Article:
A bike, a boy, and a heart-calendar
“I took off his training wheels,” my husband, Anthony, said from the other end of the phone line. “He’s doing great!”
He kept talking, but I didn’t track what he was saying. My work desk and computer fell away as I pictured the tiny baby my heart told me I just brought home sometime around yesterday.
I thought, stricken, how I wished I’d been there for my baby’s first wobbly training wheel-less jaunts. How it wasn’t time yet. He just learned to walk last week! Didn’t he?
The moment we saw each other after I got home from work, Li’l D’s experiences riding his bike like a big boy tumbled out his mouth in an almost coherent rush. Their core was: Could I watch him ride? Could I, could I?
We took a walk around the block. He did great! Stopping was a little awkward for him, but that was nothing I knew a few more hours on the bike wouldn’t cure.
As I watched him from behind, I thought about the day I first learned to ride my own bike without training wheels when I was six years old. The bike was a little blue Schwinn; my teacher, a fifth grade neighbor, Jennifer, who helped me get my balance on flat land before walking me up the small hill between our Monterrey homes and letting me sail.
I was terrified. I was exhilarated. I was free!
Li’l D’s smile told me he felt just the same.
Tomorrow, Li’l D will start second grade.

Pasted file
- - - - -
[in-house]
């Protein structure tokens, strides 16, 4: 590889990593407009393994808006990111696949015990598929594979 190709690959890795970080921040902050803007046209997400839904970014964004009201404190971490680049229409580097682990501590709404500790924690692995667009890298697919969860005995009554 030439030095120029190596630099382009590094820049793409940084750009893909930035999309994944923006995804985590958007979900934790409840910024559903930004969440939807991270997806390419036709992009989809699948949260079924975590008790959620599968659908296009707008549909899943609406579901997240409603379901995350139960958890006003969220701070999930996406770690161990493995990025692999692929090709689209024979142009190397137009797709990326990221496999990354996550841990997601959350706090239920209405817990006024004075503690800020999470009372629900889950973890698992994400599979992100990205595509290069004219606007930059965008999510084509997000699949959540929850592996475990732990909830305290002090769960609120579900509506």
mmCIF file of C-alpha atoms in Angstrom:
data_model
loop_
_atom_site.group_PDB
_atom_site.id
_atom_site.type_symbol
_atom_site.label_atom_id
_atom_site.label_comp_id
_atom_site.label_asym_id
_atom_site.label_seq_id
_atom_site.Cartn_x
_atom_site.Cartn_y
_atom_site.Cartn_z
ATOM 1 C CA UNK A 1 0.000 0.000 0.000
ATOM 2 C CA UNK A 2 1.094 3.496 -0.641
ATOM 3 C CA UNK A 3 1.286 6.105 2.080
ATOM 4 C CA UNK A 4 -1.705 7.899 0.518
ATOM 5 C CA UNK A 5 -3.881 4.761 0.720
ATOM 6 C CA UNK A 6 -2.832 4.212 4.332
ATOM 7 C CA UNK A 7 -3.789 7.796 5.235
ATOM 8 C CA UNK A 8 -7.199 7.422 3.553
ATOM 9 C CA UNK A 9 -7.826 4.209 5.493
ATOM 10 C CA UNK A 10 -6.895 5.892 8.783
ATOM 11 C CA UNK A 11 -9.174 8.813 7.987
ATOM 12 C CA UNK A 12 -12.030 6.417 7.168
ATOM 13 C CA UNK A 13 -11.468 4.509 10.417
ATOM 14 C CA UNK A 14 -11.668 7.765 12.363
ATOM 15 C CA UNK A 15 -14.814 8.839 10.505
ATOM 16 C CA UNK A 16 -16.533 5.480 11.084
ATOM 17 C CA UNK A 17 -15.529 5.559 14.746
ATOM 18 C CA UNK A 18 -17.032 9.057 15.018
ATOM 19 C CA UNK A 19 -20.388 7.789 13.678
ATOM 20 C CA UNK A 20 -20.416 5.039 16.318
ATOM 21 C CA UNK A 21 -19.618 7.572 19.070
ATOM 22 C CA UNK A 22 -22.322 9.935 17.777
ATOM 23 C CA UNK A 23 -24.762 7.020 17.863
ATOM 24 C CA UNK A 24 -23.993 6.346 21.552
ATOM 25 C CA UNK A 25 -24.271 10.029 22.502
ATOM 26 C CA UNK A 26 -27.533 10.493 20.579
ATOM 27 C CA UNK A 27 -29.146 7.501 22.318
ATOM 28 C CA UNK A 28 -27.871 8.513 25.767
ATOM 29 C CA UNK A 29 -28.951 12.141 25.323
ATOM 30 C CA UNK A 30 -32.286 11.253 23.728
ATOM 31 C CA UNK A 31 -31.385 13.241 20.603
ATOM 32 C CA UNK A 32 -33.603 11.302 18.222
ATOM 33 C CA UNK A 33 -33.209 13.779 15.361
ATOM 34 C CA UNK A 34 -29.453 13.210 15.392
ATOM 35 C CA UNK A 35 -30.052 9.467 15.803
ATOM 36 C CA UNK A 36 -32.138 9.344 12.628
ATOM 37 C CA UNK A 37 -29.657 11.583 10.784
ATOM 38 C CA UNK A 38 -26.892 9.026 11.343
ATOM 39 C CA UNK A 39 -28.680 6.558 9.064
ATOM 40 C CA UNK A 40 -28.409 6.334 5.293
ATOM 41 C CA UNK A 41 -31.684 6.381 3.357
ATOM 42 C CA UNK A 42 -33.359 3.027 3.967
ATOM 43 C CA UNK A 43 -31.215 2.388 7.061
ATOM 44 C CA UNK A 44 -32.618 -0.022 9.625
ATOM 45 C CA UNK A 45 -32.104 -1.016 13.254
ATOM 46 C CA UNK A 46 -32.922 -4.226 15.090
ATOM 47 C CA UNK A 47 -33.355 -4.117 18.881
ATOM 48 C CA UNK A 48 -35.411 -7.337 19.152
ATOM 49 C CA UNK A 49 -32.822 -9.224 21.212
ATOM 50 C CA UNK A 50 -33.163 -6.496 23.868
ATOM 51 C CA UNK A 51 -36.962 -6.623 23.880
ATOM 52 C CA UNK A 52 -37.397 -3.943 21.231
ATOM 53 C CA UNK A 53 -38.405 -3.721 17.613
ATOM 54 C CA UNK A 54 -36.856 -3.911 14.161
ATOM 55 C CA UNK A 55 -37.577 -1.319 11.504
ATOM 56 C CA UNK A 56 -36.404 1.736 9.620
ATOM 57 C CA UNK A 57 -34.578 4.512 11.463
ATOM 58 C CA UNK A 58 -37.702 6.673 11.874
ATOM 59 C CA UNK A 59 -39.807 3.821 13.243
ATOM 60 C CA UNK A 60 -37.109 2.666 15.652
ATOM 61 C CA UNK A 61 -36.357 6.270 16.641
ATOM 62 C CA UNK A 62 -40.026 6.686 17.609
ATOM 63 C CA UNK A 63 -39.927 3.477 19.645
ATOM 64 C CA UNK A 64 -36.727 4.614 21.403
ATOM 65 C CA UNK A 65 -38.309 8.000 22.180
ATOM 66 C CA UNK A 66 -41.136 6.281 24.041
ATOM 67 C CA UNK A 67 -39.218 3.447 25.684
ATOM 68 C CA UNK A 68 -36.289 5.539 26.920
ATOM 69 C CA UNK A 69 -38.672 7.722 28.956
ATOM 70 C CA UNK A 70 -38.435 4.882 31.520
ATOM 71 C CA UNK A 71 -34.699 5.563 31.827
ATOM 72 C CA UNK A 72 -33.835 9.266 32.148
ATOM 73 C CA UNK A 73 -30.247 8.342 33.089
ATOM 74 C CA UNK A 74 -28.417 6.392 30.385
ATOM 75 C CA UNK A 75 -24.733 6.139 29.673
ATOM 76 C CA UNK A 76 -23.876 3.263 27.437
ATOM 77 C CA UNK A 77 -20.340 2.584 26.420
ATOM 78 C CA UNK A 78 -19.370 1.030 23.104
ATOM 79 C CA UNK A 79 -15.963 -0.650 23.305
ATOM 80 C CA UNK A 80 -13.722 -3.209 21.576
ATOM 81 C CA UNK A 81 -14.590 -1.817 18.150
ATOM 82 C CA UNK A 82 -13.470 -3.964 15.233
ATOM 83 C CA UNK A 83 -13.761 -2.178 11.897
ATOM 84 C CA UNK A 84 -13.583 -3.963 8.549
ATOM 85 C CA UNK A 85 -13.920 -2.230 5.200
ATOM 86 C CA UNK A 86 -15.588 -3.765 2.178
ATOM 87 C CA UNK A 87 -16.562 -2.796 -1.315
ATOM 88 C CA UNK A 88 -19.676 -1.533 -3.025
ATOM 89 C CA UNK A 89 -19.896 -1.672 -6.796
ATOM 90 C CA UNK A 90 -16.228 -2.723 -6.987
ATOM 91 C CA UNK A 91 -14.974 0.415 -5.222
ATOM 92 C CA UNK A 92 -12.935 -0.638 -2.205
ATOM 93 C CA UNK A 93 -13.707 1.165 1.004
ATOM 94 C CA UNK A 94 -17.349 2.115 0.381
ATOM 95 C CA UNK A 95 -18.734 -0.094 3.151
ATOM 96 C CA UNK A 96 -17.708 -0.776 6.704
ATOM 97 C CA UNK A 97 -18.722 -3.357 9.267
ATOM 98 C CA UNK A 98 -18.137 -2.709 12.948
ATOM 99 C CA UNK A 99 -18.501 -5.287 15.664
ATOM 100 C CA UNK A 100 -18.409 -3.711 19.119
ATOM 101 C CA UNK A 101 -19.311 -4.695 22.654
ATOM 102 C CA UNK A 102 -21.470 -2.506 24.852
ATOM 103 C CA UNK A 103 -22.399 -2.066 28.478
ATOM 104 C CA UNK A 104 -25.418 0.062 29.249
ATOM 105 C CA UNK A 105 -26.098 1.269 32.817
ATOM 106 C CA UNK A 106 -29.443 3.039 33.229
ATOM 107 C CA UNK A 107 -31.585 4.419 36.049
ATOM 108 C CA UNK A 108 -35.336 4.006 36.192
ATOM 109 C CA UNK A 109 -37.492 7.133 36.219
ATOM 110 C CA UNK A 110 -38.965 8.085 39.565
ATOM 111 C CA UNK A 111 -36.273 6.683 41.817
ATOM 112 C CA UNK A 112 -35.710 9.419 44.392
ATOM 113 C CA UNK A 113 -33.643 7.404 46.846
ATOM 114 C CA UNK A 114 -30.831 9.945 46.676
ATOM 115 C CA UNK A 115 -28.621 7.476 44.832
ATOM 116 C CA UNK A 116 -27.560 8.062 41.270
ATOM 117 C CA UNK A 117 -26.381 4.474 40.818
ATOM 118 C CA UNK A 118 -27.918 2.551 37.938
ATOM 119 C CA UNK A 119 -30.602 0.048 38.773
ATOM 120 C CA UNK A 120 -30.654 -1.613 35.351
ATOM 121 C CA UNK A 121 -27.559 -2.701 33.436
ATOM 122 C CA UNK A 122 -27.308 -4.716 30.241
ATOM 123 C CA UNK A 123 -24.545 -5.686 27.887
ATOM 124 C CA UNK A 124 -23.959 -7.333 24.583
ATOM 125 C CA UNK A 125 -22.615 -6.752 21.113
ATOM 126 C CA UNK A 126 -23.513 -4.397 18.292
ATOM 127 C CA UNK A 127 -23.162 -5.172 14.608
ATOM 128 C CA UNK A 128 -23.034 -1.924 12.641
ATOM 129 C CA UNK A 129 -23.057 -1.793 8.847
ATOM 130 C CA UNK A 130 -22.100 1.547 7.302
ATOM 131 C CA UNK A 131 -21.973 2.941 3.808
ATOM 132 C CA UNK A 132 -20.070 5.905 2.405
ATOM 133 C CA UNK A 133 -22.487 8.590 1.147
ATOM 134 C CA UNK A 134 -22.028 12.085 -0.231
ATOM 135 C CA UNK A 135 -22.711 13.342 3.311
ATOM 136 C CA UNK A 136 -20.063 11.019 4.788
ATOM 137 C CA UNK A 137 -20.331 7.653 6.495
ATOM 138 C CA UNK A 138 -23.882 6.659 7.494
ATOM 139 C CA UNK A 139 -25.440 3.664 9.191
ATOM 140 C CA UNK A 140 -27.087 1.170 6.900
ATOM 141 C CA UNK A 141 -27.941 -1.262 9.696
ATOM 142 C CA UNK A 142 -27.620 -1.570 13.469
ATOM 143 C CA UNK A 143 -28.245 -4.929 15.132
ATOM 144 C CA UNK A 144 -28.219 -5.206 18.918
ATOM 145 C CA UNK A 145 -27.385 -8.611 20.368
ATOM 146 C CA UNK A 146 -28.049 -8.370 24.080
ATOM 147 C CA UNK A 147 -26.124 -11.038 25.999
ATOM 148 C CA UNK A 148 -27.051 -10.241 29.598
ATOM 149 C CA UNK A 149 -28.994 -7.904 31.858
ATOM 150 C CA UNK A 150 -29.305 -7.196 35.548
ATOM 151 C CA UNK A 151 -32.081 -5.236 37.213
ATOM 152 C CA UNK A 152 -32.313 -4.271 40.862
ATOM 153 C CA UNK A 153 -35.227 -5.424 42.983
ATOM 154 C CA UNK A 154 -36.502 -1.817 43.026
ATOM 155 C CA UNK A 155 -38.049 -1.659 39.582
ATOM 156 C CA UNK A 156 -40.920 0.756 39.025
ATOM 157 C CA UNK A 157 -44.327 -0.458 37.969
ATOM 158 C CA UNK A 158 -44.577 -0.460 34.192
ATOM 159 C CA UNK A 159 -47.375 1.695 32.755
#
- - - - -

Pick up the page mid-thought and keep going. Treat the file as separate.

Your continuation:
(This is so weird, since first grade just started, like, an hour ago.)
He read and checked off his school supply list with each item we found at the store yesterday. I overflowed with pride as I watched him work his way down the list, seeing how much he’s learned since last year–when I read the supply list to him–and, before that, since I took him home from the hospital not quite seven years ago.
Look at him go! I thought. How fantastic! How … heartbreaking, how fast it all goes.
We bought him a new helmet, too. He’s been using the same one for four years.
As I adjusted the straps on his new helmet, I fought back tears.*
“It fits just right!” he exclaimed.
“It sure does,” I said.
He wore it out of the store, never mind that he wasn’t anywhere near his bicycle.
I smiled. Still my little boy, after all.
I choked back tears his first day of preschool, too.
big little wonderful boy walking around in his bike helmet, I was uplifted remembering what I’d written then and adapting it to now. To my second grader.
He is not
walking biking away from me,
but toward who he is meant to be.
* The tears won when I talked to a store manager about how lovely
Erica, the employee working the school supply area, had been.
Erica has two little boys of her own. Someday soon,
she’ll learn how lovely it is to watch them
take ever bigger steps onward and
know, through it all,